A U.S. Supreme Court ruling in favor of Senator Ted Cruz of Texas could benefit political candidates in Rhode Island who loan their campaigns large sums of money.
In a 6-3 decision, the High Court said Cruz, a Republican, can repay personal loans he made to his campaign with political donations that exceed the federal repayment limit of $250,000.
The $250,000 limit on personal loan repayments, part of the McCain-Feingold campaign finance law, is the latest campaign finance law the court struck down as an unreasonable invasion of speech Politics.
And in addition to the impact it will have on the federal election, the ruling will mean the end of an even tighter limit on campaign loan repayments in Rhode Island’s elections.
State law allows candidates to use up to $200,000 in donor cash to reimburse themselves each election cycle. Unlike the federal limit, which only applies to donations collected after each election, the Rhode Island limit applies to contributions made before and after the vote.
John Marion Jr., executive director of Common Cause Rhode Island, said the “extreme view” allowing unlimited loan repayments to office holders “is a recipe for corruption.”
“The purpose of the limit struck down by the Supreme Court, which will also strike down portions of a Rhode Island law, is to prevent campaign donors from bribing elected officials by using donations to please themselves,” Marion wrote. in an email.
“When a donor gives money to a campaign, it is usually used to pay for legitimate campaign expenses, such as advertising. When a donor gives money to pay off a debt, it increases personal wealth of the nominee who may very well be a tenured office, as loans over the $1,000 contribution limit in Rhode Island must come from the nominee’s personal wealth.”
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How the judges voted
The court was divided along ideological lines, with the six conservative justices voting for Cruz and the three liberal justices dissenting.
“The politician is soliciting donations from wealthy individuals and corporate lobbyists, stating that the money they donate will go directly from the campaign to him, in repayment of his loan,” Judge Elena Kagan wrote in the statement. dissent from a hypothetical campaign without the post-election reimbursement limit. “He is deeply grateful to those who help him, because they know he will be – more grateful than for ordinary campaign contributions (which do not increase his personal wealth). And as they paid him, he will pay them.”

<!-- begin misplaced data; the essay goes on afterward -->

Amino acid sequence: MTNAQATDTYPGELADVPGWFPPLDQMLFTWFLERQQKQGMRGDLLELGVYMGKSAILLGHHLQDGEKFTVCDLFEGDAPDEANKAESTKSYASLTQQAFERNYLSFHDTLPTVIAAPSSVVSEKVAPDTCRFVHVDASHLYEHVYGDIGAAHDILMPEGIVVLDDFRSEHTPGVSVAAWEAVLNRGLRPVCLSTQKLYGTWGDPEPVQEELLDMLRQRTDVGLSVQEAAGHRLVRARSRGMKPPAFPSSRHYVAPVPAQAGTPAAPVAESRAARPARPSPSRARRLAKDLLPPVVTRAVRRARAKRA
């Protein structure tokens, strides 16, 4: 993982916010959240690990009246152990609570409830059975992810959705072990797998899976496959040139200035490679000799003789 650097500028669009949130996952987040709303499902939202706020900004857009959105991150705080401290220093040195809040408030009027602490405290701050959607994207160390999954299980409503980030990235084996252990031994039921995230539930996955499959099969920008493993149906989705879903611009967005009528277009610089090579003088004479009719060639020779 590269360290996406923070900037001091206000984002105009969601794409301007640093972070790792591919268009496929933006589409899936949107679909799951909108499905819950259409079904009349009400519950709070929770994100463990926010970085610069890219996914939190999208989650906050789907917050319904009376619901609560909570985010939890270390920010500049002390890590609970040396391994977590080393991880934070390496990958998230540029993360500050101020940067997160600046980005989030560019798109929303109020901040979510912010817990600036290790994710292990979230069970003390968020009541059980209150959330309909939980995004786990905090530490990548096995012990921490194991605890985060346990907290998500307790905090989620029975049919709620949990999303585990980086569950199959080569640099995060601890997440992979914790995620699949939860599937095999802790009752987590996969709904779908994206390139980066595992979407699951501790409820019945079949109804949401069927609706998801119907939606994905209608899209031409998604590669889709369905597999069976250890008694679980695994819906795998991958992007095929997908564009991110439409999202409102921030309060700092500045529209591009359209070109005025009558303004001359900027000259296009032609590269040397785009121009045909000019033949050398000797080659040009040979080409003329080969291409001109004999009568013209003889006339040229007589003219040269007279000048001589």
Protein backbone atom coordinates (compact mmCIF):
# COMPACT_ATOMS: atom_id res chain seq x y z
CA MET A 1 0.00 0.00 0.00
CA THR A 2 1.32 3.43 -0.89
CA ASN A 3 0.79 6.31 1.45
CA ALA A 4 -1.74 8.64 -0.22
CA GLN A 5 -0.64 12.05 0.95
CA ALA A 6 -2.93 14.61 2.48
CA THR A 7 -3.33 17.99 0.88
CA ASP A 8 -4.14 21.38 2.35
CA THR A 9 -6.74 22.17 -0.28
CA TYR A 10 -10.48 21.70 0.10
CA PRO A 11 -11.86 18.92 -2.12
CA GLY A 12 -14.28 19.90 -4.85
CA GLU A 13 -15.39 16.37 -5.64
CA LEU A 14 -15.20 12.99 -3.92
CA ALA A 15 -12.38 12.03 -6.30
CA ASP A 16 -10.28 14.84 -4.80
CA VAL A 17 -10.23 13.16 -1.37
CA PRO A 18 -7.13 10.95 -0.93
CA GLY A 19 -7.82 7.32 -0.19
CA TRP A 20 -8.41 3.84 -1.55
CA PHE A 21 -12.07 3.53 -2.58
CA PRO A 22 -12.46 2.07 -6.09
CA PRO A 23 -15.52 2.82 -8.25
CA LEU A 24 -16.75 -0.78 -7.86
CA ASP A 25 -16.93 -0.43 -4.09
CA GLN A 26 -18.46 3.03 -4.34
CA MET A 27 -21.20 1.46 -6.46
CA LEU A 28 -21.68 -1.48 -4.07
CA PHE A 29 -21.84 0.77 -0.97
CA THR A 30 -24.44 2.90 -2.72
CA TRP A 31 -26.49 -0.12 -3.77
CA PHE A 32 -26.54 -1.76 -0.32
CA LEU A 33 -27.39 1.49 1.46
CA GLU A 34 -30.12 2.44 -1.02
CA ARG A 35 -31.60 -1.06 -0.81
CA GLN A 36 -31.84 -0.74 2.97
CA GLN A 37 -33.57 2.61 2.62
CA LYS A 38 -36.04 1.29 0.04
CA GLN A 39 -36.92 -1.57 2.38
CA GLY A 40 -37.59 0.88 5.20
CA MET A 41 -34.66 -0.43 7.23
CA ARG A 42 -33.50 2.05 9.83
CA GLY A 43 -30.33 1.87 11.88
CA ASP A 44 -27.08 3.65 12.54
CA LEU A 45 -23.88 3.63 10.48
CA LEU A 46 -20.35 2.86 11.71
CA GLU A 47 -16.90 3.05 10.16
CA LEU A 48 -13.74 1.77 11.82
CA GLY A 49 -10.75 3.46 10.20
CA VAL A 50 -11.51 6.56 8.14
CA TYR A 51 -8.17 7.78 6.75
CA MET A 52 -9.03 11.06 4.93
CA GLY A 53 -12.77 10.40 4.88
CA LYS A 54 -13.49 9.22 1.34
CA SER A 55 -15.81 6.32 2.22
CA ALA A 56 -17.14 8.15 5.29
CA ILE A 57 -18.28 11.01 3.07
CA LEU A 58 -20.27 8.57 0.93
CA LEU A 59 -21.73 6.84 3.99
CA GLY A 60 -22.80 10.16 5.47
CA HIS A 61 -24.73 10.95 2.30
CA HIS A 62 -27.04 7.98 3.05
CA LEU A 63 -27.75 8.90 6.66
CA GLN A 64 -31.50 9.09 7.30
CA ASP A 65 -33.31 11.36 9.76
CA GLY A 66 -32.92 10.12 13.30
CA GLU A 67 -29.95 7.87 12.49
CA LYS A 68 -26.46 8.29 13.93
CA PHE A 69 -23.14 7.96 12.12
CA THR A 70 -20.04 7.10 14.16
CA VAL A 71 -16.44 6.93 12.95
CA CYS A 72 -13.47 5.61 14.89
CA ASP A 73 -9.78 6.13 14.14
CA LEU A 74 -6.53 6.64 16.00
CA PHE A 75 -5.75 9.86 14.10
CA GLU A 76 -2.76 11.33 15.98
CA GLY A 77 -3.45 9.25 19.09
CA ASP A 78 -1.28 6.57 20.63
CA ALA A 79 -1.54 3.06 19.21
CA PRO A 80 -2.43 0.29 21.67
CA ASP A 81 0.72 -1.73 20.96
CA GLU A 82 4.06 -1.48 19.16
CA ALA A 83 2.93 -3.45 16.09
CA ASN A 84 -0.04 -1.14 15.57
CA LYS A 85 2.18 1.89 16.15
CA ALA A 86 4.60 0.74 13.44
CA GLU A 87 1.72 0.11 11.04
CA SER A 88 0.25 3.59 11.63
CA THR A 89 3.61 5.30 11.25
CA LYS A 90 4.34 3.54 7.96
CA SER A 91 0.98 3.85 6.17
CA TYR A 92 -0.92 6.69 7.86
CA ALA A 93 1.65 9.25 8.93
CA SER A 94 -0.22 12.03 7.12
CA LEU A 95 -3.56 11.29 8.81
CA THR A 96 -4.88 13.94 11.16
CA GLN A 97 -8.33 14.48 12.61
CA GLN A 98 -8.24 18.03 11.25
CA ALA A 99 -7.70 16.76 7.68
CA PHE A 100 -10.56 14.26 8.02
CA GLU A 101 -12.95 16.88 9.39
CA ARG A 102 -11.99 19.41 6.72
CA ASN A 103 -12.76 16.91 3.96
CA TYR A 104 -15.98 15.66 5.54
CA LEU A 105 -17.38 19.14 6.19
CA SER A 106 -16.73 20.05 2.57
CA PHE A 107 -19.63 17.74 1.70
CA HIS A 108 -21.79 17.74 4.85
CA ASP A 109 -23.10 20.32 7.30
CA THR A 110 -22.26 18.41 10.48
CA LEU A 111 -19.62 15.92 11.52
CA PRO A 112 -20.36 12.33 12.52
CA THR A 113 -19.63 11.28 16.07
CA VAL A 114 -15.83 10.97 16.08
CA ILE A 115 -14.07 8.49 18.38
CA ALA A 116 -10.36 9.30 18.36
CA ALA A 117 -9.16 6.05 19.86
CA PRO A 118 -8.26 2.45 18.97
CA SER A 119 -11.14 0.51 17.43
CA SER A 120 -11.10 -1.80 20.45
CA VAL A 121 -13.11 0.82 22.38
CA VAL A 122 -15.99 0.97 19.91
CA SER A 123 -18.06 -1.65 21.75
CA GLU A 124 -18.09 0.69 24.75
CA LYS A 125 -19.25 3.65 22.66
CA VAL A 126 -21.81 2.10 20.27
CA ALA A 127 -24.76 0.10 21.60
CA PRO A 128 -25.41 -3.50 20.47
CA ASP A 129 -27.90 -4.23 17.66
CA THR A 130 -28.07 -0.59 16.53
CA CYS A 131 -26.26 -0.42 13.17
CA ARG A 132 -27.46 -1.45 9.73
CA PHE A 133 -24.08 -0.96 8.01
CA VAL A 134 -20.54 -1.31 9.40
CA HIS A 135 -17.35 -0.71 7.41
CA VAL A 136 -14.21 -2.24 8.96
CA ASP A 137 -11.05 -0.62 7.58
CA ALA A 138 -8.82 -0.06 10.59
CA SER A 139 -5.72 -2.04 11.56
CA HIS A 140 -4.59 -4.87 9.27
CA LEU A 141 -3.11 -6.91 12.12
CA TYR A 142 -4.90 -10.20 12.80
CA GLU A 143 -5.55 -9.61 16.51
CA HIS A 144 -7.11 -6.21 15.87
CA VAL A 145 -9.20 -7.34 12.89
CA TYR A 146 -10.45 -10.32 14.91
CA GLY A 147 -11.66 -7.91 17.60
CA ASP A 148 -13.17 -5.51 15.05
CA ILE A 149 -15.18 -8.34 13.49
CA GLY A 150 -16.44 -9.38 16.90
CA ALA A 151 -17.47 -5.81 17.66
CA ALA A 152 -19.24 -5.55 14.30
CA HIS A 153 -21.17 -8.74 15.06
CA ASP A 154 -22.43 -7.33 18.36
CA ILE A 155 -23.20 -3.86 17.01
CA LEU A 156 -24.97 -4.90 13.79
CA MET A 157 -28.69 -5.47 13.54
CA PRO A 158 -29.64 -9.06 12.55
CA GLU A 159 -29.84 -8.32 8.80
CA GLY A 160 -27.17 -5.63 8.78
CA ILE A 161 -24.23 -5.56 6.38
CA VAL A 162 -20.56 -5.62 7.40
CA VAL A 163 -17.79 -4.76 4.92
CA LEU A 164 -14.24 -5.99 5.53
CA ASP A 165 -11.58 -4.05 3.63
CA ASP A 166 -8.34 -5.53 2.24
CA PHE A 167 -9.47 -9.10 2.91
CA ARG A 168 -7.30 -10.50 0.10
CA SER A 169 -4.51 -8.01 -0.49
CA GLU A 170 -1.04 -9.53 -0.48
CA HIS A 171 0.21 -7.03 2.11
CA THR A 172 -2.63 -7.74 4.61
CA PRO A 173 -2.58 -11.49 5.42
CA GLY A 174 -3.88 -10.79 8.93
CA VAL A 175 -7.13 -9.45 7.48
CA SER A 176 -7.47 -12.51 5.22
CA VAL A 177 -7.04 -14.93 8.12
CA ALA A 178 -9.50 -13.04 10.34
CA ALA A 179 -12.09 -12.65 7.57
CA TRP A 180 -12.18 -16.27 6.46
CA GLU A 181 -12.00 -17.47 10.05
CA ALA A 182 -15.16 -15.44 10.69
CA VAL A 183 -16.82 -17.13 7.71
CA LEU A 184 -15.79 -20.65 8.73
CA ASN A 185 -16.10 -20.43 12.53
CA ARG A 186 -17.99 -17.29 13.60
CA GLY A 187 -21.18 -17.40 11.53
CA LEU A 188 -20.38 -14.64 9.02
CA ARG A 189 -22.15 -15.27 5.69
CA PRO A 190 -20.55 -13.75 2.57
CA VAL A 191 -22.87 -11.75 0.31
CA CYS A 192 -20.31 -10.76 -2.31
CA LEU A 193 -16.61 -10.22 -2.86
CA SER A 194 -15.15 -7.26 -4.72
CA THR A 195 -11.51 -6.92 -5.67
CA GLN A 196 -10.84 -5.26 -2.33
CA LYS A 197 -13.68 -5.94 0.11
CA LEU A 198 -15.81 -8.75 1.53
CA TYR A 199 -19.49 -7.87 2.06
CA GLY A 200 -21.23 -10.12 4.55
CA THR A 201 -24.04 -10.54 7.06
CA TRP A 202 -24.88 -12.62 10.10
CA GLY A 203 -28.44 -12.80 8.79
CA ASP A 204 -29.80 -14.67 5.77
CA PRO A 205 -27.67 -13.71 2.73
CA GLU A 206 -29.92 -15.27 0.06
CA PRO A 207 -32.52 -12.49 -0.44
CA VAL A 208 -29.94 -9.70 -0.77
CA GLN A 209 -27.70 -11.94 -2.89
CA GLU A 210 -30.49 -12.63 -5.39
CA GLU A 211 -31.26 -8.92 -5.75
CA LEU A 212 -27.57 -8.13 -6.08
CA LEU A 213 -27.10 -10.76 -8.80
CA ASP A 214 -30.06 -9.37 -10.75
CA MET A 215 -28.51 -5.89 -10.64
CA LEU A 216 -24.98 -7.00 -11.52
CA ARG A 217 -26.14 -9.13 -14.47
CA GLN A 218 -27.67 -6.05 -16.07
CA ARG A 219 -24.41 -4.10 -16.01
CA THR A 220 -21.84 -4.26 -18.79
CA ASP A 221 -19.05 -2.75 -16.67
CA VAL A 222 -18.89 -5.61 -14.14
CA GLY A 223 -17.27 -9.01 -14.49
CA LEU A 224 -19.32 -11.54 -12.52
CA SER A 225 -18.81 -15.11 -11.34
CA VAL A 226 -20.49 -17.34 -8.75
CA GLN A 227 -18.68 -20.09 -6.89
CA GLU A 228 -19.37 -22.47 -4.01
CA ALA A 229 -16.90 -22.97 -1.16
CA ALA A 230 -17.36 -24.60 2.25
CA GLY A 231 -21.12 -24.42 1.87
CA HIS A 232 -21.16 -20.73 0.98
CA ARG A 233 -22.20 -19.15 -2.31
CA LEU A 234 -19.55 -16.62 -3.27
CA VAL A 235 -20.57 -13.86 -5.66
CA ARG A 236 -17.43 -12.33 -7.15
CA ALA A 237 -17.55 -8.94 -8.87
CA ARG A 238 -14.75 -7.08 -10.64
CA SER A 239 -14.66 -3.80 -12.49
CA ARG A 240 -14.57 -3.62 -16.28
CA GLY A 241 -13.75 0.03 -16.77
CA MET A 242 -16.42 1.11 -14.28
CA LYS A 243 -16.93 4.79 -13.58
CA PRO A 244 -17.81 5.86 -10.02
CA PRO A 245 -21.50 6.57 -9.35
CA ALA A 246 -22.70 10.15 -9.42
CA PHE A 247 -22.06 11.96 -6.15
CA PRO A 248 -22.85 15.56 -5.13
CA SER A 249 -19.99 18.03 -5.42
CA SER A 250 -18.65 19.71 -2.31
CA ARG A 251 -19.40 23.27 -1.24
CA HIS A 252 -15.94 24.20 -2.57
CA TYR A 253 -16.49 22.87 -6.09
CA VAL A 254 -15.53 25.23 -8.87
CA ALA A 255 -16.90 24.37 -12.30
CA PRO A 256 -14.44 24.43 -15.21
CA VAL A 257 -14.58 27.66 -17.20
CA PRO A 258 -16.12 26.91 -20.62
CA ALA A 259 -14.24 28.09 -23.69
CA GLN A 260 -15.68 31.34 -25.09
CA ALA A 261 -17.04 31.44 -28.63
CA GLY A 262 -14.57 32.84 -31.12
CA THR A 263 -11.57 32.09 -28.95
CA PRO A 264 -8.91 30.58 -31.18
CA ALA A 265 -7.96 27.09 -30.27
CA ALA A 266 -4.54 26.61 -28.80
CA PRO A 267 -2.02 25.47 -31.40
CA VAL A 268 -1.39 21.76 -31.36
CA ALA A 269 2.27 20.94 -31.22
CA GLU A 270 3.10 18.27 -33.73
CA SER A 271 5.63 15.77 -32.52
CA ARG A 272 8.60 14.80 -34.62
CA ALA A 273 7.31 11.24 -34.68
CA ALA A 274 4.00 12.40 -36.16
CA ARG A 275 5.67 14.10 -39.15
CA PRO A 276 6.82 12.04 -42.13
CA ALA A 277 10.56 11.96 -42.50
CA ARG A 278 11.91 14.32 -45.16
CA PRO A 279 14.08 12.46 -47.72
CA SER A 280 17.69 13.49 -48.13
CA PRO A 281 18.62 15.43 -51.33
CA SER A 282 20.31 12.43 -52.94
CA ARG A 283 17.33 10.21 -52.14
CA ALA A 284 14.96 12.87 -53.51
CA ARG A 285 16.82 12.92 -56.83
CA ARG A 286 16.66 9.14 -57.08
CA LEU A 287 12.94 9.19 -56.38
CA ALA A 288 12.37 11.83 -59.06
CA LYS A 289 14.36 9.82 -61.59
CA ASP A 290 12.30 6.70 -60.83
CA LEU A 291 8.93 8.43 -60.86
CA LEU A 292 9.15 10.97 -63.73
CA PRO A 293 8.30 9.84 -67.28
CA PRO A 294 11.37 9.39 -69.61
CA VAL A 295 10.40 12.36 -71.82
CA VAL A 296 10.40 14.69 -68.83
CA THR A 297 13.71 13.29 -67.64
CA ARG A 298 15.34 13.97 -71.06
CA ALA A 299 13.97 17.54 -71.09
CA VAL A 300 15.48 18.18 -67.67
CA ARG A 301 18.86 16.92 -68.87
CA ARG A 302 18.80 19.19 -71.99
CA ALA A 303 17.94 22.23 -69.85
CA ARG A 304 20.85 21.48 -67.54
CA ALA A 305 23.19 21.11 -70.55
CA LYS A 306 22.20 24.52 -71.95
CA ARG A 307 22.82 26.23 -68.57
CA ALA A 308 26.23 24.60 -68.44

But in his opinion for the majority, Chief Justice John Roberts wrote that “we here meet the assertion of an anti-corruption interest with a measure of skepticism.”
The government “is unable to identify a single case of quid pro quo corruption in this context – even though most states do not impose limits on the use of post-election contributions to repay government loans. candidates”.
Rhode Island U.S. Senator Sheldon Whitehouse, who for years has spoken out against the Supreme Court’s overturning of campaign finance laws, called the Cruz decision “another victory for right-wing donors in their assault on our campaign finance system.
“The biggest Republican donor booster, Mitch McConnell, revealed the game in his brief in this case,” Whitehouse said in a press release. “He didn’t claim it was limited to campaign loan repayments; he called for completely gutting our campaign finance system.”
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In this year’s race for governor of Rhode Island, two candidates, Democrat Helena Buonanno Foulkes and Republican Ashley Kalus, have each loaned $500,000 to their campaigns. Since 2002, Democrat Matt Brown has loaned $552,883 to his campaigns and had $174,900 repaid.
Treasurer General Seth Magaziner, currently a candidate for Congress, has loaned $801,500 to his state campaigns since 2013 and has been repaid $100,000.
On Twitter: @PatrickAnderso_